By Richard N. Croft, CEO CIO
Croft Financial Group
Investors are constantly trying to decipher the cause and effect of macro events. Investors must ask whether the production cuts OPEC at their meeting last week will have a meaningful impact on the supply glut that exists in the energy space. Does the modern-day OPEC even matter? How one rates those issues will be reflected in an investment decision to buy or sell energy or transportation stocks.
Early this month we witnessed firsthand the impact macro events can have on the global landscape. A Saturday evening dinner between President Trump and Chinese Premier Xi at the G-20 summit set the stage for an easing of trade tensions between the world’s two largest economies. Global markets reacted positively on Monday but quickly retreated on Tuesday as Trump’s Twitter finger rehashed the “trade deal” as he saw it. Apparently, he was the only visionary to see it!
Certainly “Trump’s Art of the Deal” negotiating strategy was partly to blame for the ensuing 800-point sell-off on the Dow Industrial Average.
But there may have been more to the sell-off than can be explained by Trump’s vitriol.
There has been growing anxiety around points on the US yield curve that have inverted. Some analysts think that may be indicating an economic slowdown which could be exasperated by rising interest rates. In my view the bond market will drive global equity values over the next two quarters and overshadow other macro events related to trade and GDP growth.
What spooked the market is the inversion that occurred at junctures of the US treasury yield curve. Notable at the close of trading on Tuesday, was the inversion between five-year treasury notes (yielding 2.79%) and three-year notes yielding 2.80%. (see figure 1)
Miniscule blips may not seem noteworthy, but traders fear that the three/five inversion may be a precursor of further disruptions along the curve. The worst-case scenario would see an inversion across the entire yield curve (i.e. long-term bonds yielding less than short term notes and treasury bills) which is seen as an early indicator of recession.
Mind you it wasn’t just the three/five inversion that caught the attention of analysts. There was a dramatic – at least for the bond market – slippage in the rate differential between ten-year treasury bonds (yielding 2.91%) and two-year treasury notes at 2.80%. The differential slipped 6 basis points (.06%) in one day, which for bond traders is akin to a 500-point decline in the Dow Jones Industrial Average.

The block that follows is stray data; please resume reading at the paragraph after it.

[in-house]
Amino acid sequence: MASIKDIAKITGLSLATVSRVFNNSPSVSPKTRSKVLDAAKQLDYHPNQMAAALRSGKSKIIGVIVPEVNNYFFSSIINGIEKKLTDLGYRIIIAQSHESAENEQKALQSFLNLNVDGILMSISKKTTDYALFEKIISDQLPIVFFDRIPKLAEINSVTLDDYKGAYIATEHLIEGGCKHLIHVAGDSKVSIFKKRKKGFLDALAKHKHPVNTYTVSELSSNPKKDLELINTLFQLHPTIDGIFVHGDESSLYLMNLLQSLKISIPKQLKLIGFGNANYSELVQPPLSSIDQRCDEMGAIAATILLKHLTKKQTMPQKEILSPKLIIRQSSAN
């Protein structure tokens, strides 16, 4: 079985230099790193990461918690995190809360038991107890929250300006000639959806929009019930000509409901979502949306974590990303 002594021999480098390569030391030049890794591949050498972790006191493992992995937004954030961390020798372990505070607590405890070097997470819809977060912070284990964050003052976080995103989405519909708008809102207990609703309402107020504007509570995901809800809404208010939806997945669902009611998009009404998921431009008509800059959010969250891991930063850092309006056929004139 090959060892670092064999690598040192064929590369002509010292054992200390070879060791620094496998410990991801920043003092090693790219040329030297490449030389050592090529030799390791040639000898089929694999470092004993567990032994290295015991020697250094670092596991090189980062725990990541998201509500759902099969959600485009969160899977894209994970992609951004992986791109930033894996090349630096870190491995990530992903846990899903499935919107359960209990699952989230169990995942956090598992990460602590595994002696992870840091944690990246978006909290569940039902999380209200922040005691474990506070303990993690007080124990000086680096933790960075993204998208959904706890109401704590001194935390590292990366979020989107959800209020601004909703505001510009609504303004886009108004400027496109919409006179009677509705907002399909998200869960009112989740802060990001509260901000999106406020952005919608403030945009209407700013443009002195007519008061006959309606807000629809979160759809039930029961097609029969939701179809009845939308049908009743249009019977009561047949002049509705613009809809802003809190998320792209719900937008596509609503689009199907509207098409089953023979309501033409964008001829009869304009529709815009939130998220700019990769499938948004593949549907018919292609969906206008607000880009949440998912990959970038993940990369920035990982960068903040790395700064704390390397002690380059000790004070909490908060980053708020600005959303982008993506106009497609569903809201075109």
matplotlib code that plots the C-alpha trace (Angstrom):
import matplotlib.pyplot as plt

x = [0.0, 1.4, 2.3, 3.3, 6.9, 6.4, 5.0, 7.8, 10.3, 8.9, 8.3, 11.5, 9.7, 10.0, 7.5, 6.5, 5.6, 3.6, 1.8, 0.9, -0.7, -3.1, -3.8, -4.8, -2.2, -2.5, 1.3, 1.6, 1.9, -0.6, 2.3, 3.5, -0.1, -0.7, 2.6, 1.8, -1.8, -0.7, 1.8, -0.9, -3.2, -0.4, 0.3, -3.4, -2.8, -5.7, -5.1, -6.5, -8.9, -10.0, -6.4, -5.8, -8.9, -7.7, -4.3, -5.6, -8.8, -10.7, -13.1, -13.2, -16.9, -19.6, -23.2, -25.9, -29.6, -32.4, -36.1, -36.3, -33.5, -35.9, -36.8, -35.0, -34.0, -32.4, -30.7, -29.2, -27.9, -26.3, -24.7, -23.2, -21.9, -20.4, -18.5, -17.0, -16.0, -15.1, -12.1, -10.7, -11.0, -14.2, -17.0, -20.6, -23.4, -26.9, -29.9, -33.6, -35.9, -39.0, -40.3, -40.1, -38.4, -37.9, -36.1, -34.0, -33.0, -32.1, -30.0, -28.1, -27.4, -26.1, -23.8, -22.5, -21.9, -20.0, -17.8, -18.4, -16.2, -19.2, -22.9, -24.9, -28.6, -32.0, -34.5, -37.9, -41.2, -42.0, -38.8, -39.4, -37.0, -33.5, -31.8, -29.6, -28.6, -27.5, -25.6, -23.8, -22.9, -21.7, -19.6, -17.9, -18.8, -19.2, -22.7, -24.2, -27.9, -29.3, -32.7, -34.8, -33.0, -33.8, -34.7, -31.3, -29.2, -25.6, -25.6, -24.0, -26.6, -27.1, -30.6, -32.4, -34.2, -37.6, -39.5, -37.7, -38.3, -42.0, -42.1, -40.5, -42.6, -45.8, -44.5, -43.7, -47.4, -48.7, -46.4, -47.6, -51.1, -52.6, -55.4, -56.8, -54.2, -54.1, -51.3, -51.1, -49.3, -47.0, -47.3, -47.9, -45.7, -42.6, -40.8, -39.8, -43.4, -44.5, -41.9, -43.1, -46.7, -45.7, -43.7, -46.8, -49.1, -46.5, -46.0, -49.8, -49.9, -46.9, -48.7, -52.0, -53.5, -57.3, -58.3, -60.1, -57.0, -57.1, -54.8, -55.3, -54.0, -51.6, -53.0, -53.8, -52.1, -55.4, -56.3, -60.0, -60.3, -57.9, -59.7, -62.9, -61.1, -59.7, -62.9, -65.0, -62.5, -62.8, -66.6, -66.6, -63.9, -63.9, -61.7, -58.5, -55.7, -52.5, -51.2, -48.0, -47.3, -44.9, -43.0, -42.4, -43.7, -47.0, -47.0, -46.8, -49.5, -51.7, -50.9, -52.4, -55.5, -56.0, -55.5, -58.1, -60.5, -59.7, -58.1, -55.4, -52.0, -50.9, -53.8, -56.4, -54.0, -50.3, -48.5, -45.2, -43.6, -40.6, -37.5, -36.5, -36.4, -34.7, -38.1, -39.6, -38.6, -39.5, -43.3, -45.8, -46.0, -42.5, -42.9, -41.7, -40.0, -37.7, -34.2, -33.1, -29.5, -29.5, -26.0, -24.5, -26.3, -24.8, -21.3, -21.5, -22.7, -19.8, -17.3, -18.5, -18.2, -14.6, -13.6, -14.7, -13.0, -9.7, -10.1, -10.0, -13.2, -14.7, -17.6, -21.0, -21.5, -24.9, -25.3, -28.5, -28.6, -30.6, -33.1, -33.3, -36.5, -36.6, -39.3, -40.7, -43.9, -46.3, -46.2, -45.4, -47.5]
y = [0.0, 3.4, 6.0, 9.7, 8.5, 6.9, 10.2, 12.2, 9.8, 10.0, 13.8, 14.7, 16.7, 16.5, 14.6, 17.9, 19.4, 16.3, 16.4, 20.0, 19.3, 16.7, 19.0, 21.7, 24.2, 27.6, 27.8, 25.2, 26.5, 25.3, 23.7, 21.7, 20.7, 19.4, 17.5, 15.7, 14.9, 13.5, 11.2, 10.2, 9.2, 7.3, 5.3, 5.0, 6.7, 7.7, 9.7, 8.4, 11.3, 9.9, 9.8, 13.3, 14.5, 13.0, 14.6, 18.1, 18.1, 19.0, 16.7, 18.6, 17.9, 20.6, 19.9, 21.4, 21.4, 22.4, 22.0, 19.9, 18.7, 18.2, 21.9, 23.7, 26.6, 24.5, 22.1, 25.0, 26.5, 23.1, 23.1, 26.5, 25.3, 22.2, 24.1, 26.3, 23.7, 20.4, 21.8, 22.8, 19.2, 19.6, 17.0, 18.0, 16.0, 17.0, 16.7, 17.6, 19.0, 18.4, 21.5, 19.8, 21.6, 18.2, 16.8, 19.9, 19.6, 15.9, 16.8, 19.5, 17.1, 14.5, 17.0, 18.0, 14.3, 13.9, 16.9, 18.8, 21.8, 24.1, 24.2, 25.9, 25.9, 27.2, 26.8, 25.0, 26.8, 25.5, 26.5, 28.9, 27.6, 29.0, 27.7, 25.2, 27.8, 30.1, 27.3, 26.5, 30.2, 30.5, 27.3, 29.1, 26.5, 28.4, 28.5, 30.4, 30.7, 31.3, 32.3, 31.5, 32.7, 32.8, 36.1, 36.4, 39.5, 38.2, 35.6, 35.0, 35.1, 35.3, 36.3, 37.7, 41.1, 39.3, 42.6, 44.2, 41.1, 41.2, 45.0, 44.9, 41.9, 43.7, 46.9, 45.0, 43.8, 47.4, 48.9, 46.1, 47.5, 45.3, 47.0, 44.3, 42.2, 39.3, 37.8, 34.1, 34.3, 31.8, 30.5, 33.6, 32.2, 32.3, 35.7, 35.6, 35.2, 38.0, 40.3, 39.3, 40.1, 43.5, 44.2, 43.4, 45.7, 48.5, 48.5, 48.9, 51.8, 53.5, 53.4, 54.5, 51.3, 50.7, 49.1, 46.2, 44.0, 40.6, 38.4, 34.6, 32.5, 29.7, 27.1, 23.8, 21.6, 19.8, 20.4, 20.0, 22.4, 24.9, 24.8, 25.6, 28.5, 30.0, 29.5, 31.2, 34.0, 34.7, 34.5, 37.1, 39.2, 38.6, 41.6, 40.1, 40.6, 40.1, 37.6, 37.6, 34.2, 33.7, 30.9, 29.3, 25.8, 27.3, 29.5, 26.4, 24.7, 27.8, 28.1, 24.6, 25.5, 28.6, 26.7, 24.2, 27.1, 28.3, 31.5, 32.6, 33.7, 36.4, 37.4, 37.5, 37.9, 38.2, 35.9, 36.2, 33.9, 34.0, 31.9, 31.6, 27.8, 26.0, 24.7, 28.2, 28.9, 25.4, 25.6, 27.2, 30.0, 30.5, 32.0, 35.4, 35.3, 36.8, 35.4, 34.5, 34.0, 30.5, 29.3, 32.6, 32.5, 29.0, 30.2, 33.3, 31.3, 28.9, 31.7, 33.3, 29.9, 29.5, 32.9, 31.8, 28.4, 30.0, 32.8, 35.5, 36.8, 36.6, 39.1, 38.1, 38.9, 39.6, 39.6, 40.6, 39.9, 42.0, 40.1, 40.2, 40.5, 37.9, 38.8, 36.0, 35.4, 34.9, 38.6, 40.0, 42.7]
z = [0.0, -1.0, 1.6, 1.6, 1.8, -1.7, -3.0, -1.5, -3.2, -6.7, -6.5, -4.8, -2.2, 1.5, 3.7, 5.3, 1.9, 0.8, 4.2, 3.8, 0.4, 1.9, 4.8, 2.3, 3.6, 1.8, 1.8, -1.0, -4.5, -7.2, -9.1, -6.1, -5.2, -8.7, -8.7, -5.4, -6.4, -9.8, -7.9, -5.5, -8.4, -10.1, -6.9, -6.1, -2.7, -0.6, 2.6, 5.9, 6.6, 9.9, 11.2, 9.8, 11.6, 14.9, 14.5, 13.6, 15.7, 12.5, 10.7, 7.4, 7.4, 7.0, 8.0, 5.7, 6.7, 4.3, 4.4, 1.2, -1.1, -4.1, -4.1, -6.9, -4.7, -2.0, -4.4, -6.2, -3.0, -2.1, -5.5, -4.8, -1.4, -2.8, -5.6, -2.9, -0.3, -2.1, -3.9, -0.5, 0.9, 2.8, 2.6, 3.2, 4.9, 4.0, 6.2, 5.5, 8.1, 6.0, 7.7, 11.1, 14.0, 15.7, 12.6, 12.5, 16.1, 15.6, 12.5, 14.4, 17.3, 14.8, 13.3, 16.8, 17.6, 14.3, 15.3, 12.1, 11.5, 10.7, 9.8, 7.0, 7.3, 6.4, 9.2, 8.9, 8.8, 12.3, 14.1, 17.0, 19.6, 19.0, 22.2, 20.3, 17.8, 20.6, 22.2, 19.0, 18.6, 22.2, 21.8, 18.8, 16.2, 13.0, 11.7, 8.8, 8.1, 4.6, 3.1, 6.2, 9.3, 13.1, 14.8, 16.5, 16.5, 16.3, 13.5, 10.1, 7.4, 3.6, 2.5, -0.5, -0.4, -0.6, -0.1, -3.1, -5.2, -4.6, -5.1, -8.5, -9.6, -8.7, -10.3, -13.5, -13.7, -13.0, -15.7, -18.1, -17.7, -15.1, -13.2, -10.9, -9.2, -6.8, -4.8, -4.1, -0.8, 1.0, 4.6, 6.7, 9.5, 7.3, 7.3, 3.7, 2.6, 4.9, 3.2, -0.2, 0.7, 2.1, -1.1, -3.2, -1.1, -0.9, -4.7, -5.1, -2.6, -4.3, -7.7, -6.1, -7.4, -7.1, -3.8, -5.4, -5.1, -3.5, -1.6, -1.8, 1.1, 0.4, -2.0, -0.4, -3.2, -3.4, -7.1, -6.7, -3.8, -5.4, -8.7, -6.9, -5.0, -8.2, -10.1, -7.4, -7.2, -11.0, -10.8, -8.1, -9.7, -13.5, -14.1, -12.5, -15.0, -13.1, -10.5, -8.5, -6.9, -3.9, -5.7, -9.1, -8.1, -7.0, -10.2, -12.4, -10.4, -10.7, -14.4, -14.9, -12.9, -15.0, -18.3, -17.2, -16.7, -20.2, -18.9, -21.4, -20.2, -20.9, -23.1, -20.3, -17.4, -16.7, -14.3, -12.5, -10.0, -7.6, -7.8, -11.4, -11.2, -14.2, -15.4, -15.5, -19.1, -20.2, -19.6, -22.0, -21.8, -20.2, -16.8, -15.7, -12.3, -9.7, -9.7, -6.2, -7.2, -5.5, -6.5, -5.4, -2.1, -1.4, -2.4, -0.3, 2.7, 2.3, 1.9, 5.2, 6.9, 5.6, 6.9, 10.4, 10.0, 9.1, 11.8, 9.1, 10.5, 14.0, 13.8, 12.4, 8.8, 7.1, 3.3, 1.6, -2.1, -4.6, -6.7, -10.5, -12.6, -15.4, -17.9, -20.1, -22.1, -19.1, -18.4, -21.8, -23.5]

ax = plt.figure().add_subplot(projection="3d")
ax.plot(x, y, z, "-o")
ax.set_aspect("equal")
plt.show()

If the yield differential between two and ten year treasuries should flip (i.e. become inverted), that would signal a recession. It could happen! The differential between two- and ten-year treasuries is now 11 basis points (0.11%) which has not been seen since 2007 just before they flipped. We all know what followed!
The two/ten differential is relevant because it has such a major impact on the banking sector. Banks borrow short term (maturities less than two years) and loan long term (maturities ten years and longer). Typically, the largest segment in a US bank’s loan portfolio is 30-year fixed rate mortgages. In that environment, an inverted yield curve has a major impact on margins for US financial institutions.
So, what are we to make of these events? Are they a dire warning of an impending slowdown in growth, perhaps even a recession? Or are these simply dislocations caused by some unusual behavior? One could make a case for either scenario but what’s important is how the US Federal Reserve (FED) reads the tea leaves.
Understanding the Yield Curve
Before getting to the cause and effect of yield curve inversions, we need to understand the minutiae of the yield curve. Effectively the yield curve is a line that plots interest rates at a point in time for bonds having equal credit quality but differing maturity dates.
According to Investopedia, “The most frequently reported yield curve compares the three-month, two-year, five-year, 10-year and 30-year U.S. Treasury debt. This yield curve is used as a benchmark for other debt in the market, such as mortgage rates or bank lending rates, and it is used to predict changes in economic output and growth.”
Investopedia goes on to say; “the shape of the yield curve gives an idea of future interest rate changes and economic activity. There are three main types of yield curve shapes: normal, inverted and flat (or humped).”
A normal yield curve slopes upward from left to right reflecting higher yields as the term to maturity rises. That’s considered normal because the longer the time to maturity the more potential disruption in the value of the bond. Traders measure the risk associated with time using a concept known as “duration”.
Duration measures how many years it will take for you to be repaid the total cost of the bond through the cash flow from the bond. Say you purchase a bond at $100 and the bond pays you $5.00 per year in interest. It would take twenty years at $5.00 per year to recover the cost of the bond. The bond’s duration would be 20 years.